A highly regarded author and playwright, Sumner Locke Elliott was the son of the writer Sumner Locke and the freelance journalist Henry Logan Elliott. The day after his birth Locke Elliott's mother died, leaving her son to be raised by several aunts. The situation resulted in a fierce custody battle which was only resolved when he was about ten years old. The impact of this childhood experience was to later resurface in the author's writing, particularly in his most 'overtly autobiographical' novel, Careful, He Might Hear You .
In 1934, then aged 13, Locke Elliott began what was to become a 12 years association with George Edwards and Nell Stirling of George Edwards Productions. Initially paid £7.50 a week, he played juvenile roles in their various radio productions, while also undertaking odd jobs such as running errands and marking up scripts. He eventually helped write some of the scripts for their children's programme, David and Dawn ('Man with 1,000 Voices'. After leaving school he established his credentials within the broader radio and theatre industries as a writer, actor and director 'in the traditions of Noel Coward and the fashionable drama of the 1930s' (ctd Companion to Theatre in Australia, p.202). He also became a member of Sydney's Independent Theatre, where seven of his early plays were produced.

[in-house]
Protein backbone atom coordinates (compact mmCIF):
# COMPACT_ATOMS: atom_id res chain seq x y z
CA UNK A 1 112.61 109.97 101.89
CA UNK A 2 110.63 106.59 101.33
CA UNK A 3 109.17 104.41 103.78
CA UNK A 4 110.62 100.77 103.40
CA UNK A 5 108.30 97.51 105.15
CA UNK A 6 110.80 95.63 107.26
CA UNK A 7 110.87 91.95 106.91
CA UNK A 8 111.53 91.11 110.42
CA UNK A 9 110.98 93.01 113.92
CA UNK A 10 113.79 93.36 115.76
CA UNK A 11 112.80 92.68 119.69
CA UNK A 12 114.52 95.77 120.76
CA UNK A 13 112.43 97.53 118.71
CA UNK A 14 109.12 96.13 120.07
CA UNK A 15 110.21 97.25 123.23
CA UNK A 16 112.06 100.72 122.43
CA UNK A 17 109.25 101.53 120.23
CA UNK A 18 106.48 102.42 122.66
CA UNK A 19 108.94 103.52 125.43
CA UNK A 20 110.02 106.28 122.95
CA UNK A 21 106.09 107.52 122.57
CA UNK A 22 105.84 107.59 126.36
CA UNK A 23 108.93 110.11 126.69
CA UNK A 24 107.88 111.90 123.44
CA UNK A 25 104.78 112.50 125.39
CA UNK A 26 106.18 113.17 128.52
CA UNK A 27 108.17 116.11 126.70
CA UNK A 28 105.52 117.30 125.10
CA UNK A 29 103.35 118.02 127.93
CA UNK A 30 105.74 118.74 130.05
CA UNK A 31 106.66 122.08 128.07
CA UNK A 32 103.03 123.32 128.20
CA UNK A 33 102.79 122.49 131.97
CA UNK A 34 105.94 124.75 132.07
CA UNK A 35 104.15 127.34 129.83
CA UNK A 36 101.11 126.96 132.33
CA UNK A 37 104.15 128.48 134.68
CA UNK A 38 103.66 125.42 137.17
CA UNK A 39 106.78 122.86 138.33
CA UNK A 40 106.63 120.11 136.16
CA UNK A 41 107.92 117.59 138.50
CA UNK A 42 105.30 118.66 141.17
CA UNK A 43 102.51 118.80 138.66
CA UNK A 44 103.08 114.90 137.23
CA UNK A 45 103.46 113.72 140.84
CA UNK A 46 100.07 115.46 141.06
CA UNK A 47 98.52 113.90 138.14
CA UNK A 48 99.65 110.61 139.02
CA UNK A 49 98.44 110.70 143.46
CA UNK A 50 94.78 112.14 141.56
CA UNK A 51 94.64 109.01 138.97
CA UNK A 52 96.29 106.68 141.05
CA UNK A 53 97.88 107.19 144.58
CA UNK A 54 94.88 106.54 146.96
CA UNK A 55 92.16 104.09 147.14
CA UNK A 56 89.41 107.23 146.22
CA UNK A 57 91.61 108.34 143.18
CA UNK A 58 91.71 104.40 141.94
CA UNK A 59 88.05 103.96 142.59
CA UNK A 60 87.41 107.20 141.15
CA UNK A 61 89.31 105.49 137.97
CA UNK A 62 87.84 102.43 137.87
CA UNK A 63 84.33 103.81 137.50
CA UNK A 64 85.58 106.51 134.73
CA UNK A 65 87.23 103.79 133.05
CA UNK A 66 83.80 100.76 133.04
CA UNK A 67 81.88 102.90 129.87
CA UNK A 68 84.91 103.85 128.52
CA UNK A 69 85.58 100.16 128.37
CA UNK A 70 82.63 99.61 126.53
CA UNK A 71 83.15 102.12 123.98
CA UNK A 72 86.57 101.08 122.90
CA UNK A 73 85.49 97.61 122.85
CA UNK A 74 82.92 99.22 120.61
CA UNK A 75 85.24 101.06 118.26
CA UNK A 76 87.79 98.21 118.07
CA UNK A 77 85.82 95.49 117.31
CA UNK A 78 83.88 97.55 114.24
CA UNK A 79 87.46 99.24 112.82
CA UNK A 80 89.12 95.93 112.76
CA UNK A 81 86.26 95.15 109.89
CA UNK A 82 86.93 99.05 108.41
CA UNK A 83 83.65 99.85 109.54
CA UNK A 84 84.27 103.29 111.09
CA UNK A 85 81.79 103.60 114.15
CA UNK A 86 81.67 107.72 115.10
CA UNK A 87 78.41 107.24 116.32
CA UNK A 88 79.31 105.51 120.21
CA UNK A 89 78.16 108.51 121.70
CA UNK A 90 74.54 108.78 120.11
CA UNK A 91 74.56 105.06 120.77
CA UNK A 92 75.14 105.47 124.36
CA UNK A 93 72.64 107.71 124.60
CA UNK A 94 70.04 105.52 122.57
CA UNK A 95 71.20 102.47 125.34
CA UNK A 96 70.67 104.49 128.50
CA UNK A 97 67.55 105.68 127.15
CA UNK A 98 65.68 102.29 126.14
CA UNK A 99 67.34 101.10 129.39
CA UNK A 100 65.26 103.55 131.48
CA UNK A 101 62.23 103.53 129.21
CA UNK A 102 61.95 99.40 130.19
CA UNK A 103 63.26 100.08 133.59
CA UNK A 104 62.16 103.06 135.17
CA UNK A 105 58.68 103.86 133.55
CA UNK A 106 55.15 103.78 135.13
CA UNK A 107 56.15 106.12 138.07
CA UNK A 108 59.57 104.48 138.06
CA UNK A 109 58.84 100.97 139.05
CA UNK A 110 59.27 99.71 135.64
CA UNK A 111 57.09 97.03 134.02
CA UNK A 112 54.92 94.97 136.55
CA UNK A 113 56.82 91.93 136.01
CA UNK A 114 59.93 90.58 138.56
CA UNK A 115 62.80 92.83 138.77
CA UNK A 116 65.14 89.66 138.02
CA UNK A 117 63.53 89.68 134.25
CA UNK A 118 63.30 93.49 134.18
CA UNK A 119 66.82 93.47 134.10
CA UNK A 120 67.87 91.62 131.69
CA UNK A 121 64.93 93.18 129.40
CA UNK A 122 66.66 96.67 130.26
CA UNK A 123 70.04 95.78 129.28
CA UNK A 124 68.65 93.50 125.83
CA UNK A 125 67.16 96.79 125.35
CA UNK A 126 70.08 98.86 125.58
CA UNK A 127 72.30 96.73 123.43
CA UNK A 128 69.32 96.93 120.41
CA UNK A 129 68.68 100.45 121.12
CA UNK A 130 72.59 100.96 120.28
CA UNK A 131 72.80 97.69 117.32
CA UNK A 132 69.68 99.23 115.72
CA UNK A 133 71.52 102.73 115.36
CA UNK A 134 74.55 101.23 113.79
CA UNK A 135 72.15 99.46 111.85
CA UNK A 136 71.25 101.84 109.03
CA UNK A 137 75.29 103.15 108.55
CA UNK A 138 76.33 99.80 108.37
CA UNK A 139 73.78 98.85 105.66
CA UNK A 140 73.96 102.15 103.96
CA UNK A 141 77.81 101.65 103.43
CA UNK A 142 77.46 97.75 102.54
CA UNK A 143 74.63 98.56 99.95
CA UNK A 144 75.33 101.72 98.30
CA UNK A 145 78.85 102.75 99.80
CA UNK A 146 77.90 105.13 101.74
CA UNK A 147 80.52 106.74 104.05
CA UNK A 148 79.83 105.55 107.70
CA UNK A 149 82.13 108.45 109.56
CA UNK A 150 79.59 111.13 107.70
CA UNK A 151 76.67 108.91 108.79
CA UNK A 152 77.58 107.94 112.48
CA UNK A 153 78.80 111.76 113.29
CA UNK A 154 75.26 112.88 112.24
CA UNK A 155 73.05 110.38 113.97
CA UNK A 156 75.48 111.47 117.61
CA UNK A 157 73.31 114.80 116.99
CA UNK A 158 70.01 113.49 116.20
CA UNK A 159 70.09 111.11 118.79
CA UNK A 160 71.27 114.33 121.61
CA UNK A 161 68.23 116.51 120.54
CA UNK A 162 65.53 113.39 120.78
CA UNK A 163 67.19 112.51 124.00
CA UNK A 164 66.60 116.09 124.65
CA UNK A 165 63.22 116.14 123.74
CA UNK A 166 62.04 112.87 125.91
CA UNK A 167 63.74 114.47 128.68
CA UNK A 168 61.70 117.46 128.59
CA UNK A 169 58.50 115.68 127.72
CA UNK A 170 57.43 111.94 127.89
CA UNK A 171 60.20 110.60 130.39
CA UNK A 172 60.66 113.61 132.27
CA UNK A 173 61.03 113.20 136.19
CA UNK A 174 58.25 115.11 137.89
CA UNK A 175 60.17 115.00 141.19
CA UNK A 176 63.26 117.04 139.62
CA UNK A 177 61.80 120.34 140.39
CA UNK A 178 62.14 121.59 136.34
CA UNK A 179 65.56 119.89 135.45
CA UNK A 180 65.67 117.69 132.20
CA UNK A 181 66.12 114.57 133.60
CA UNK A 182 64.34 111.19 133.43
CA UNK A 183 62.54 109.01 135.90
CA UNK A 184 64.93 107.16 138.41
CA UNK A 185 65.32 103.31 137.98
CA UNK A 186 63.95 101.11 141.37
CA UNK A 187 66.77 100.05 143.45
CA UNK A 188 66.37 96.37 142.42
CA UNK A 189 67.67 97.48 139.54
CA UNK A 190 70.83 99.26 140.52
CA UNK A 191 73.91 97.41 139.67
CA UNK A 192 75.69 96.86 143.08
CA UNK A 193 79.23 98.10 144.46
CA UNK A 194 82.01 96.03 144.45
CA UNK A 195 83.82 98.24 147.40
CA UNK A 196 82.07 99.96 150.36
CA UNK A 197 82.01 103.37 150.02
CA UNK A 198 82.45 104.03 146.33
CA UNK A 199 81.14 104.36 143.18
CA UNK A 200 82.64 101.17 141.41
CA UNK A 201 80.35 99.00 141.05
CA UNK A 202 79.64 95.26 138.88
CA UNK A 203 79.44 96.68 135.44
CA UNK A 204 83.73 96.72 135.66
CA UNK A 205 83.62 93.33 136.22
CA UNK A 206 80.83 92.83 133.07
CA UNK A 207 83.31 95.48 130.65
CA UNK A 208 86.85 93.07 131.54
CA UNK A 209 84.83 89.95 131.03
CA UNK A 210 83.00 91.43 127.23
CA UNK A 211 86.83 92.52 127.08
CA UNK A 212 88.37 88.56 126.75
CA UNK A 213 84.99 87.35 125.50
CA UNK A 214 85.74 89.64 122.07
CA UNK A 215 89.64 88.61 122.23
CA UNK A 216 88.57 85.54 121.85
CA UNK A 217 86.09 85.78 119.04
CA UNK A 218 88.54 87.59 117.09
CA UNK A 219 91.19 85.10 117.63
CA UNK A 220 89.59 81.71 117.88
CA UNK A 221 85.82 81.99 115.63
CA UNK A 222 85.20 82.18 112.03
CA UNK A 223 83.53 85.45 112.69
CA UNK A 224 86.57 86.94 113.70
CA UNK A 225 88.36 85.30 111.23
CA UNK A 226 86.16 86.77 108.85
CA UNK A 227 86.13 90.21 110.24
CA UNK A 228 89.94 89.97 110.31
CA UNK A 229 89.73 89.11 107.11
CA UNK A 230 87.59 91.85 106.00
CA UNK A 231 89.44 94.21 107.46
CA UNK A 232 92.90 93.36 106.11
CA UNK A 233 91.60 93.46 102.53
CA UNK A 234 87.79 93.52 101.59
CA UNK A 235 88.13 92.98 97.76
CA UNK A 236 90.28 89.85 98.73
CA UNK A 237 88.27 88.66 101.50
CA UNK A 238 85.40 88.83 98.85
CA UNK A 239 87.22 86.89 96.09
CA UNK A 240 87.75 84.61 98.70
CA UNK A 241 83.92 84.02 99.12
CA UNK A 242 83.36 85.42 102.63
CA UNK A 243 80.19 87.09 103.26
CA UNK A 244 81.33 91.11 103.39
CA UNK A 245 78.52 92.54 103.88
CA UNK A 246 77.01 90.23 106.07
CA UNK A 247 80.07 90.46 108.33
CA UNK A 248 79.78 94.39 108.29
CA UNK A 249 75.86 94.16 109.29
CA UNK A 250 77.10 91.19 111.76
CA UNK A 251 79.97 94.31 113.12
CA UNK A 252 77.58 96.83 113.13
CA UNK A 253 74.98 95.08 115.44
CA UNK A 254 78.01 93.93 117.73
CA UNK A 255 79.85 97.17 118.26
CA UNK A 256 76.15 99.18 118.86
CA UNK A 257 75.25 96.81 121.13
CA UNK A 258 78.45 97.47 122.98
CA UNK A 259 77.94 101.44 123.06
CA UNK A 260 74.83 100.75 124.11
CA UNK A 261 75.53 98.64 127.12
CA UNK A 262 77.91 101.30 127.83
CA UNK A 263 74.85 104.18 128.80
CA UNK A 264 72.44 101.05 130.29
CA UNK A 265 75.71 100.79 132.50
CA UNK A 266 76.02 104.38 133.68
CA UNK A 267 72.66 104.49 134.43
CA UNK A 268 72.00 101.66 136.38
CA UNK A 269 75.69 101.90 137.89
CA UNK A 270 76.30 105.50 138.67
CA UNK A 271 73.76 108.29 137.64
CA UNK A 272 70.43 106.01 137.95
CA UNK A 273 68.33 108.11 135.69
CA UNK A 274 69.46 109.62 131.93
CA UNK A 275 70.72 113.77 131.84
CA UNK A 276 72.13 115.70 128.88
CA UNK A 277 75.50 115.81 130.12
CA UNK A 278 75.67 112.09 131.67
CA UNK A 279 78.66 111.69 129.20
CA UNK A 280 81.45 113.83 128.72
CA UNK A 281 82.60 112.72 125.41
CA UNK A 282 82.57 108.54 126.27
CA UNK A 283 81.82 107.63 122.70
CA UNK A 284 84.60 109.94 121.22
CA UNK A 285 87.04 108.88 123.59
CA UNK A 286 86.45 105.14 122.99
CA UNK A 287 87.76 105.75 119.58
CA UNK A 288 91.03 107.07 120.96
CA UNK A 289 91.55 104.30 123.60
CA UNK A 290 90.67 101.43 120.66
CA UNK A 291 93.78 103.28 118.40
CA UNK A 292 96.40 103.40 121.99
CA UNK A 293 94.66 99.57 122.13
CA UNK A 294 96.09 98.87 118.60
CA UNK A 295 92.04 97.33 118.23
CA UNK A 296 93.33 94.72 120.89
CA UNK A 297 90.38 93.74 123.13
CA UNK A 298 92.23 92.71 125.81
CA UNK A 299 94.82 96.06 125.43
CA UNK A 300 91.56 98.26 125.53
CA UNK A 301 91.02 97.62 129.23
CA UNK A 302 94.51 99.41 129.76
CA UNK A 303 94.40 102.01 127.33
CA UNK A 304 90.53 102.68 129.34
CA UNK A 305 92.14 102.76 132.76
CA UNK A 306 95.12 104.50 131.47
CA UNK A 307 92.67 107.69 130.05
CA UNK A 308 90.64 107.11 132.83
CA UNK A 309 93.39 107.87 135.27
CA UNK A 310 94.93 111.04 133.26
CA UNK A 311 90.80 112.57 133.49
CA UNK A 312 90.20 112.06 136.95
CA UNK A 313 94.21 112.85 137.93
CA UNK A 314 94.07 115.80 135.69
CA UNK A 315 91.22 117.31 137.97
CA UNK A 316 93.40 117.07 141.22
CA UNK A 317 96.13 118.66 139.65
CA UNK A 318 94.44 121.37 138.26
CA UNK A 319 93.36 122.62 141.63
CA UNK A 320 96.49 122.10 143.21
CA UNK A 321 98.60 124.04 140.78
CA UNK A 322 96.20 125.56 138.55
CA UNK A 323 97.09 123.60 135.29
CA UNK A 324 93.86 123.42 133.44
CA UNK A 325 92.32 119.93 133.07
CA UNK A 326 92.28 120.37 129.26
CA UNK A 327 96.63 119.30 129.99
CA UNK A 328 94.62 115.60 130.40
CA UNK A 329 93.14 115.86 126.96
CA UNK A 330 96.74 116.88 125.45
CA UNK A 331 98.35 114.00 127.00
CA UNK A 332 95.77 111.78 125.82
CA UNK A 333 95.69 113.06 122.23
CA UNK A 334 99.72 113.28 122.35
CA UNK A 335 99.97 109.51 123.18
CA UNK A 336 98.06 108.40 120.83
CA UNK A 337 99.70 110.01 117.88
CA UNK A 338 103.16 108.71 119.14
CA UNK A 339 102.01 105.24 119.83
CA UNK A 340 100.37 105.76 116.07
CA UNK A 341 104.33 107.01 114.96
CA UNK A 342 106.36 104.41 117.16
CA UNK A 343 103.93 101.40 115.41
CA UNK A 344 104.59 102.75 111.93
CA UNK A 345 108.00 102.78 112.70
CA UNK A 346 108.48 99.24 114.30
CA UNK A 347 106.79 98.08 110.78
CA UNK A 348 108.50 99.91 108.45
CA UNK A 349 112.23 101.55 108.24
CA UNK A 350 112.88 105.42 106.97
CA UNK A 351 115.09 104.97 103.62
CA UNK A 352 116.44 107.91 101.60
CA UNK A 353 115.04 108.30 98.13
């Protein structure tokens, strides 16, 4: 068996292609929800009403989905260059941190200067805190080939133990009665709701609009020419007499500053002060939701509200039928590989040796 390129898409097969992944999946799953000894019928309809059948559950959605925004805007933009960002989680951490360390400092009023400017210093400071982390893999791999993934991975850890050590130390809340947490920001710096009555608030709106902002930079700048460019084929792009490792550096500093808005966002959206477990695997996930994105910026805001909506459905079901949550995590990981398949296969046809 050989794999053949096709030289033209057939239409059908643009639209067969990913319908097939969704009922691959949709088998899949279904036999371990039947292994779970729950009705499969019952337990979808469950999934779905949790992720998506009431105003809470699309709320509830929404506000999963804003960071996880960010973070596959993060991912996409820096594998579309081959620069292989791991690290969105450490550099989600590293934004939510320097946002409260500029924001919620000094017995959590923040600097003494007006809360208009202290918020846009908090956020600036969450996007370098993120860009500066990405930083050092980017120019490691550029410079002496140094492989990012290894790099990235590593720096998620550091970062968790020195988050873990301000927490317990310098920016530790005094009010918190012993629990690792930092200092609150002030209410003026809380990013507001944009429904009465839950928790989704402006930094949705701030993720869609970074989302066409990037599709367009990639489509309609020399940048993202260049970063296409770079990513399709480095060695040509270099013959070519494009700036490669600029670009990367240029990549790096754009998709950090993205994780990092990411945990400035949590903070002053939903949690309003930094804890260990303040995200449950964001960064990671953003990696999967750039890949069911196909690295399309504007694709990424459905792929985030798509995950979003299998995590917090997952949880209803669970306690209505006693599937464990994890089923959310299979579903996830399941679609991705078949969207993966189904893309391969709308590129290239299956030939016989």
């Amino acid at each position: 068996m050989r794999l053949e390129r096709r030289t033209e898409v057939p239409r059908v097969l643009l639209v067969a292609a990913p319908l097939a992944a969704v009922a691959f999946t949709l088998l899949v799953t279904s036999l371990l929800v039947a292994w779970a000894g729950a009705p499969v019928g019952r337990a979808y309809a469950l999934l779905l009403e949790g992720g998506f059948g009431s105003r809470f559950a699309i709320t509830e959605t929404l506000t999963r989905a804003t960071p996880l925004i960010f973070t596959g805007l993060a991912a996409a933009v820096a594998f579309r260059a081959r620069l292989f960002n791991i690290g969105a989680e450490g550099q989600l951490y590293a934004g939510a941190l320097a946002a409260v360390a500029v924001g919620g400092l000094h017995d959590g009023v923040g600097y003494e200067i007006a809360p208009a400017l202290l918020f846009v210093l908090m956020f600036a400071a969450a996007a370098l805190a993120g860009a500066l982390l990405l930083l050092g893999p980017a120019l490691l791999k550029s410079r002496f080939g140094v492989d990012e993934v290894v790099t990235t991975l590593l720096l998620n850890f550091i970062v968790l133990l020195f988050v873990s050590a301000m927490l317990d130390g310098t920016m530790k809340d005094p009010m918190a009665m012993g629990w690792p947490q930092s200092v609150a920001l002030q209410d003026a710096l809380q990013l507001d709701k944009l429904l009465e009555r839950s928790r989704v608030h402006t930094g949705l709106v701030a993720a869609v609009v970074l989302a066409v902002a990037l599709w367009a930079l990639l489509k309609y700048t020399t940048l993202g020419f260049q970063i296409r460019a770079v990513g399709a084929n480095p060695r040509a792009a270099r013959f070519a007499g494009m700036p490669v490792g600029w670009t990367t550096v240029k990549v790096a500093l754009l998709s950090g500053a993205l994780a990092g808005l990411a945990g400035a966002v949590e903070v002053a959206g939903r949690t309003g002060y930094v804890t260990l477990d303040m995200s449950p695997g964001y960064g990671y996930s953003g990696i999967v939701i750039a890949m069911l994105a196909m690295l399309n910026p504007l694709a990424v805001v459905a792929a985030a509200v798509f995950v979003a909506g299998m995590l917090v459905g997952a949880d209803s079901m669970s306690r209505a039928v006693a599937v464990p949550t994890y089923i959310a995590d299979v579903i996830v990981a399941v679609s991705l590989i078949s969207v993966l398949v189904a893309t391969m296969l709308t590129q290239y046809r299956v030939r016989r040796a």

Serving with the Australian Army during Word War II, Locke Elliott's war time experiences are detailed in the play Rusty Bugles; first performed in 1948, the play was originally banned because of its realistic portrayal of army life in Australia's northern frontier.
In 1948 Locke Elliott emigrated to the United States where he was to remain for most of his adult life. He settled in New York, eventually became an American citizen in 1955, and apart from one brief visit did not return to Australia for any length of time until 1974. Working for both CBS and NBC, he gained prominence [developing a career] writing dramas for American television, producing more than fifty screenplays for this medium. Sumner Locke Elliot's American screen writing career included the famous adaptations of stage plays The Women by Clare Booth Luce and J.M. Barrie's Peter Pan as well as the novel The Prisoner of Zenda.
Locke Elliott was a prodigious writer with an output which far exceeded his reputation as a novelist. His ten novels (six of which contain Australian settings/content) nevertheless provide the core of his published oeuvre, and particularly for 'Australian readers', the 'outstanding feature' of many of these works 'is the re-creation of the distinctive flavour of the national life of the 1930s and 1940s'. Following his death in 1991, the Sydney Morning Herald paid tribute to this aspect of Locke Elliott's, noting that that even 'after taking American citizenship he remained one of the supreme expatriates of his generation, writing of his old country through memory and from a great distance.'